So much big lettuce! I got two giant heads in two colors. Mostly I’ll be eating salads en masse, with some pesto vinaigrette from all that pesto I made, but I’ll keep you posted if I do anything more creative with it.
Ahhhh, my favorite onion! I used these to replace the onions in the braised cabbage recipe above, in some curried lentil salad, and in the filling for baked chiles rellenos that I prepared in advance to bring to Maine for the weekend.
I fear this may be the last of the strawberry crop. This is one that CSA members pick themselves, and I noticed the field looking a little sparse and sad, despite being filled with adorable children. Don’t judge by appearances, though, because I got some of the sweetest berries to date. I honestly think I’m noticing small differences in the taste of the strawberries from week-to-week. This week, at the tail end, they almost taste better than at the beginning of the season. Still perfectly sweet, but without any tartness. I’ve read that, as you eat more seasonally, it becomes easy to notice minute differences in the time a fruit or veggie was harvested, and I believe it. I’m actually afraid how my taste buds will react when I go back to store-bought strawberries.
Since I took the week off from refined sugar (um, until that caramel chocolate pastry explosion I downed at Sbux), I’ve been stockpiling fruit in the house. The CSA strawberries don’t last long: for the third week in a row, I did nothing creative with them. Straight down the hatch, baby. Anyway, I did end up supplementing with some non-organic strawberries from Trader Joe’s, and even they tasted like it was the right time of year to eat them. Moral of the story? Whether you’re shopping the local chain grocer or a farmers market, eat in season for the best taste and most savings.
This little bouquet was gone shortly after arriving home. I had major outdoor allergy issues (or maybe a bug) early in the weekend, so I whipped up more dragon bowls. They’re super healthy for when I need energy and nutritional power, and they’re also not that hard to make when feeling less than 50%. I substituted chard, including stems, for kale, omitted sweet potatoes, traded chickpeas for the leftover black-eyed peas in the fridge, roasted the legumes instead of frying, and sautéed some onion and pepper scraps to throw in. Basically, it doesn’t matter how you vary these bowls, because crispy rice always wins.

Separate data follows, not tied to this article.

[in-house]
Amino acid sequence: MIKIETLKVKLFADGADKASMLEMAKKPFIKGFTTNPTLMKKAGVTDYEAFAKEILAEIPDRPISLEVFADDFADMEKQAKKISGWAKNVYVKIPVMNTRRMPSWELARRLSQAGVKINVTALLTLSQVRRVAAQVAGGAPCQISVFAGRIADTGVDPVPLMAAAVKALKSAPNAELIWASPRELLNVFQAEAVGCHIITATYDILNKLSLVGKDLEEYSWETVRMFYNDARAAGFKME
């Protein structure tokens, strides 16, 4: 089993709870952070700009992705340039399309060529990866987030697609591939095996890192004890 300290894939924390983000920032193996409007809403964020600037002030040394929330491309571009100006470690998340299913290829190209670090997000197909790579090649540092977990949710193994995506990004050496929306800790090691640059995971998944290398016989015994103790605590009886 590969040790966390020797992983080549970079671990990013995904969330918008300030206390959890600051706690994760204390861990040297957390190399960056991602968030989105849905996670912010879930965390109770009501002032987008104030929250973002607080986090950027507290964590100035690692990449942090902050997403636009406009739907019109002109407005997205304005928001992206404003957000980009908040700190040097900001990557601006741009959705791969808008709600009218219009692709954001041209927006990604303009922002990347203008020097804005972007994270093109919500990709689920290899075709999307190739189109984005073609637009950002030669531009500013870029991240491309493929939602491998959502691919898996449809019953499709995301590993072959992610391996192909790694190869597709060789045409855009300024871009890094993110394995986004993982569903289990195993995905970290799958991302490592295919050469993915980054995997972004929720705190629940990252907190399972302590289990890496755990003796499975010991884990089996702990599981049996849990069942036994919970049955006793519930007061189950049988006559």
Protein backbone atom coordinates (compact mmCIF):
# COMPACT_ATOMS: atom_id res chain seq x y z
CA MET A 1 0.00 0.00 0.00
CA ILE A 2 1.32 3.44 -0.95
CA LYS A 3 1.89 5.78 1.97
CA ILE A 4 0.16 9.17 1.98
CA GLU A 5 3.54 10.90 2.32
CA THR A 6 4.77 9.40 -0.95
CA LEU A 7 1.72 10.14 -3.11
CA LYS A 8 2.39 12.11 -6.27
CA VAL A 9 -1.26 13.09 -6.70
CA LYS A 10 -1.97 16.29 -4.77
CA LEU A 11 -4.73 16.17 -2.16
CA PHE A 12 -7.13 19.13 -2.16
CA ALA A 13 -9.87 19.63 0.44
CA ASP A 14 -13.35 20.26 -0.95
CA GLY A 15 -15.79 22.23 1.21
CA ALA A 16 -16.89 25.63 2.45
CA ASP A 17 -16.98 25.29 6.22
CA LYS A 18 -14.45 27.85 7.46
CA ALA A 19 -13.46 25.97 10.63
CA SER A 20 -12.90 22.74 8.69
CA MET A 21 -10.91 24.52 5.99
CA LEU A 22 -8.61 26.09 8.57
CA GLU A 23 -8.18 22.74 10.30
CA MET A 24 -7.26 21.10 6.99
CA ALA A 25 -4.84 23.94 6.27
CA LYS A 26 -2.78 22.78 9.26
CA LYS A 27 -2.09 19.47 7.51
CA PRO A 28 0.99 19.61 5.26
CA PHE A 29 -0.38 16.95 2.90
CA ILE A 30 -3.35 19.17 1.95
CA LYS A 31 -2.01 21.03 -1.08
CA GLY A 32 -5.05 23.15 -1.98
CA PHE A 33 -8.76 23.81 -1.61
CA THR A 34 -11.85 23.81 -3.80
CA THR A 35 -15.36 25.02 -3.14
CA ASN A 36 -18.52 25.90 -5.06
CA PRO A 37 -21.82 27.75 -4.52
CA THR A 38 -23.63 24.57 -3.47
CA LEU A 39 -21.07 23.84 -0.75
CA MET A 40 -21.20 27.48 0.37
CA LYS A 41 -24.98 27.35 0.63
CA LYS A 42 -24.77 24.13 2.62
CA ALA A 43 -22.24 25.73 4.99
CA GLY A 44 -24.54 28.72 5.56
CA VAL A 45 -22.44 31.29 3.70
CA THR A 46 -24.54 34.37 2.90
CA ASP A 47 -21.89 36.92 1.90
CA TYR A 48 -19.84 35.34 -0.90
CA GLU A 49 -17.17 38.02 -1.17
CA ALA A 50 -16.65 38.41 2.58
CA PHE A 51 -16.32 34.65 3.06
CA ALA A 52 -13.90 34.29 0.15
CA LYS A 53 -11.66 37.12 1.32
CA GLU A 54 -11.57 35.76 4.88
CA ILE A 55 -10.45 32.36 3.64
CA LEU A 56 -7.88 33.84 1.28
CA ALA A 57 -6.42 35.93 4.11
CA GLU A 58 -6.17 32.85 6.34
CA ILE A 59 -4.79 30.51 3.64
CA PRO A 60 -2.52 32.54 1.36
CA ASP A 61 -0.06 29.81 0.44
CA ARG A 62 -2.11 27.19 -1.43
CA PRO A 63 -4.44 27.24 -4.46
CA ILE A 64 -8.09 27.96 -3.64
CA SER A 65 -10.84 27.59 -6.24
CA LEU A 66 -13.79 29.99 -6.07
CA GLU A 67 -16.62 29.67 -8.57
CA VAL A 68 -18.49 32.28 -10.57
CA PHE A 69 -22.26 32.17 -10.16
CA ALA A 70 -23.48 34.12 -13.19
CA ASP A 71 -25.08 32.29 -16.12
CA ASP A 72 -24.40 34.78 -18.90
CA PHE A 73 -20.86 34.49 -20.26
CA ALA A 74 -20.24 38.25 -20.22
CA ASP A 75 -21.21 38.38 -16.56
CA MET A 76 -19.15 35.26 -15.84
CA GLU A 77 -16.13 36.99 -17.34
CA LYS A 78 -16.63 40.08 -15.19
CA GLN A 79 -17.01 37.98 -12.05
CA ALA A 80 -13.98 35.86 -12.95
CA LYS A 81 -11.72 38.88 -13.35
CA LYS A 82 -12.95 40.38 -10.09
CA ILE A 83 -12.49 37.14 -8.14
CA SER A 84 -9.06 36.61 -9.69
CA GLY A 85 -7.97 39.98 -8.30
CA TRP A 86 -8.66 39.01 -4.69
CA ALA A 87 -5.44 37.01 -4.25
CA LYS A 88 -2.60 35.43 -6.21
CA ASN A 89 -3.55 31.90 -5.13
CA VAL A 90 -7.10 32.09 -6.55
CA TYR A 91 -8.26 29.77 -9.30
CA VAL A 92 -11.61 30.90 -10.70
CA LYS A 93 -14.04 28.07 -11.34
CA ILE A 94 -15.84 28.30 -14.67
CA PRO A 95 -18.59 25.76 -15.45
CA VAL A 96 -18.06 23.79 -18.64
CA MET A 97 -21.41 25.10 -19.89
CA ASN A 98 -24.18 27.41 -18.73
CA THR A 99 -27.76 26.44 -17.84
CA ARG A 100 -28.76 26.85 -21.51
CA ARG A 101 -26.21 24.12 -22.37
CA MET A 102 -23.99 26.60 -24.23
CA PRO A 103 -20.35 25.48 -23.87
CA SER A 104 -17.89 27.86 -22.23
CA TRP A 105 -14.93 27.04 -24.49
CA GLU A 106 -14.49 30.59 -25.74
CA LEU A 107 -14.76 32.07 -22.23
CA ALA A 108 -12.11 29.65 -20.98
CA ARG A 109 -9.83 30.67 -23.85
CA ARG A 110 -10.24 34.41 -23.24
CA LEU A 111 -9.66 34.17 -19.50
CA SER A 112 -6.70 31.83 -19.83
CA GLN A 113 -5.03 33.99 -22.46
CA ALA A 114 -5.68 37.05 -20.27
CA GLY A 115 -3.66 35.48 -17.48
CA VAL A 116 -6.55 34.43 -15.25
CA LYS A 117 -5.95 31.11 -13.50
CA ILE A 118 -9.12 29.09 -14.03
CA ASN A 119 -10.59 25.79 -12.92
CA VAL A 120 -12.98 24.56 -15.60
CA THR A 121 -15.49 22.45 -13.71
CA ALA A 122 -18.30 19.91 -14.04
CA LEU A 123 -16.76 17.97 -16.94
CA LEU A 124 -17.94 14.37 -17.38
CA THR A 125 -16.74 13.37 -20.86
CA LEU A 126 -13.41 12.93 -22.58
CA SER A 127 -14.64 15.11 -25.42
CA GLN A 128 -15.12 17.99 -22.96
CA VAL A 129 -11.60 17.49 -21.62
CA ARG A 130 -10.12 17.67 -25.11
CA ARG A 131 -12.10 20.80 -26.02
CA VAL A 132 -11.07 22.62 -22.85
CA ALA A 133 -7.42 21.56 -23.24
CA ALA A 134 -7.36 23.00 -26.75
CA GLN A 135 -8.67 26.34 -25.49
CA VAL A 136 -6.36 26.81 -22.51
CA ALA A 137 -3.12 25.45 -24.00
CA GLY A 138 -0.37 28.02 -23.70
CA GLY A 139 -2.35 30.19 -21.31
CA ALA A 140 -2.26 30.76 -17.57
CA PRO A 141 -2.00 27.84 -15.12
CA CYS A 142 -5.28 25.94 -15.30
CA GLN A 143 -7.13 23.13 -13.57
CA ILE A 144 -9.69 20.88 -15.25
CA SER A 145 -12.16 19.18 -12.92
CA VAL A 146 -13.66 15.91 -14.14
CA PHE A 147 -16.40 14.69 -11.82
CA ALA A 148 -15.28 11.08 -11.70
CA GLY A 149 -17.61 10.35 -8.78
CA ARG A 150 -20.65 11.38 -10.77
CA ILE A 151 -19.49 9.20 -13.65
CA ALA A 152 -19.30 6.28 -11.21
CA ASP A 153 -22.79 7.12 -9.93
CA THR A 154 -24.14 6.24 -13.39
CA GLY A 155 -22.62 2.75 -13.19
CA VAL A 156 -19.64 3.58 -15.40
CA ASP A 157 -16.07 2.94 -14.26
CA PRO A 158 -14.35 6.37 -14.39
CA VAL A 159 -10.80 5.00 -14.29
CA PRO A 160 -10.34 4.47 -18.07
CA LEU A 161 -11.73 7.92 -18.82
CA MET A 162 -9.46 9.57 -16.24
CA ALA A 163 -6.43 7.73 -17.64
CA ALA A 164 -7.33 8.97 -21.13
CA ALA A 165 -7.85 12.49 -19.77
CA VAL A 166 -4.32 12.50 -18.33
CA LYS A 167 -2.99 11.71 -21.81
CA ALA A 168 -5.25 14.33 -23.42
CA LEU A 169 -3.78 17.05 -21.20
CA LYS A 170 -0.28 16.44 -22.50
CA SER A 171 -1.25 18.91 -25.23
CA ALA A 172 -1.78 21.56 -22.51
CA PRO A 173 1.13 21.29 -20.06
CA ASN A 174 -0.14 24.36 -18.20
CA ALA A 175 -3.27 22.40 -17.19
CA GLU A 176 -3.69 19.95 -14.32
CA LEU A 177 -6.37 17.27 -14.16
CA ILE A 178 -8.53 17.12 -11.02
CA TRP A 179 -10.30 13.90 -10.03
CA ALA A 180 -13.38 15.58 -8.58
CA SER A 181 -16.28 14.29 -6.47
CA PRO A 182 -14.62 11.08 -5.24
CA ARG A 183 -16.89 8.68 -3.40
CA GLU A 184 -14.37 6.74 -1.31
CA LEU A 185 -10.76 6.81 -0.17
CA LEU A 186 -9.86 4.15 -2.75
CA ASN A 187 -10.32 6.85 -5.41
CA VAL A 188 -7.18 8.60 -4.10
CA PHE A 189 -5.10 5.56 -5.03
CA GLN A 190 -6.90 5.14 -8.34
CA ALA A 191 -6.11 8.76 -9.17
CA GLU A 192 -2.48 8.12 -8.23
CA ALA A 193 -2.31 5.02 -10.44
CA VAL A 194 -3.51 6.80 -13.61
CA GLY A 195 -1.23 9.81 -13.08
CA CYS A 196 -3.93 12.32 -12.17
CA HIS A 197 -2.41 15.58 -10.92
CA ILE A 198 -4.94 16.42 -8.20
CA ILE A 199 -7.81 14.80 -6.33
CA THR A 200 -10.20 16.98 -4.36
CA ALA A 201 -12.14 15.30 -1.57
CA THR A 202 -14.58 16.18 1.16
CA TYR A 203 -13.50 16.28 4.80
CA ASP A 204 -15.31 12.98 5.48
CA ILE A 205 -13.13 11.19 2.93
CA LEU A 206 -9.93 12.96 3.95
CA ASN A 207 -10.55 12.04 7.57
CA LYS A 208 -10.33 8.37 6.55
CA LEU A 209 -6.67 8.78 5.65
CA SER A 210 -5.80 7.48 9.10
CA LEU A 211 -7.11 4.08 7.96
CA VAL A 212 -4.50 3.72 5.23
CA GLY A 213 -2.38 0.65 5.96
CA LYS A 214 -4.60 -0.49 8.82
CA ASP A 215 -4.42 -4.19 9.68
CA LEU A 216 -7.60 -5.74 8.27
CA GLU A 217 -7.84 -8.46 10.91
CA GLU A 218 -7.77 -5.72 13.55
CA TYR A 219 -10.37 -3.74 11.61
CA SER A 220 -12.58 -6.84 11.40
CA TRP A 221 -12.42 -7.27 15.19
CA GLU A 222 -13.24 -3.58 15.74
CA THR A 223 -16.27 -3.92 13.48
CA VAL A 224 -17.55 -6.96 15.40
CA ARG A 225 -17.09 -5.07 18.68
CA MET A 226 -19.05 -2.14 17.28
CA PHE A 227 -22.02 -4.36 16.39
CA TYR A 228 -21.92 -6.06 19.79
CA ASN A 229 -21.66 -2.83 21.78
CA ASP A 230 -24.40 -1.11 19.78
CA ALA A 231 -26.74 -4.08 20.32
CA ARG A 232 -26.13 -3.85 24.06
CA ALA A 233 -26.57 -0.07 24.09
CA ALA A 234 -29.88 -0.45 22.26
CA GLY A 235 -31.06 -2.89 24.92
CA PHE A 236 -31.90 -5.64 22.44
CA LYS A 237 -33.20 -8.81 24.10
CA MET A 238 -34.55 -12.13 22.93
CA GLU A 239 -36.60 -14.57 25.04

Dinners this Week
Fourth of July week here in the U.S.! That means travel plans and house guests for me. My middle sister and her husband are flying in from Oklahoma Monday and Wednesday, respectively, and we head up to Maine for a long weekend starting Friday. Usually I buckle down on meal planning when we have wacky schedule or circumstances, but not this week. I have nothing planned yet! You’ll notice the holes above in my produce ideas, so I’ll fill them in as me and Tor decide what to cook with them every night. I have decent quantities of odds and ends in the cheese drawer, fridge, freezer, and pantry. I’m thinking between those and fresh bread getting a couple dinners on the table shouldn’t be too difficult!
I’ll try to post a couple new picnic-friendly recipes for the Fourth, but in the meantime, check out these favorites:
- Thai sweet potato salad
- Classic guac and gluten-free socca (chickpea flour) chips
- Angel food cupcakes with white chocolate buttercream
Note: This page contains affiliate links. It does NOT contain sponsored content. Affiliate links (to products I recommend, on Amazon) offset my ingredient and website maintenance costs, so I can keep bringing you summer produces recipes and ideas like these. Thanks!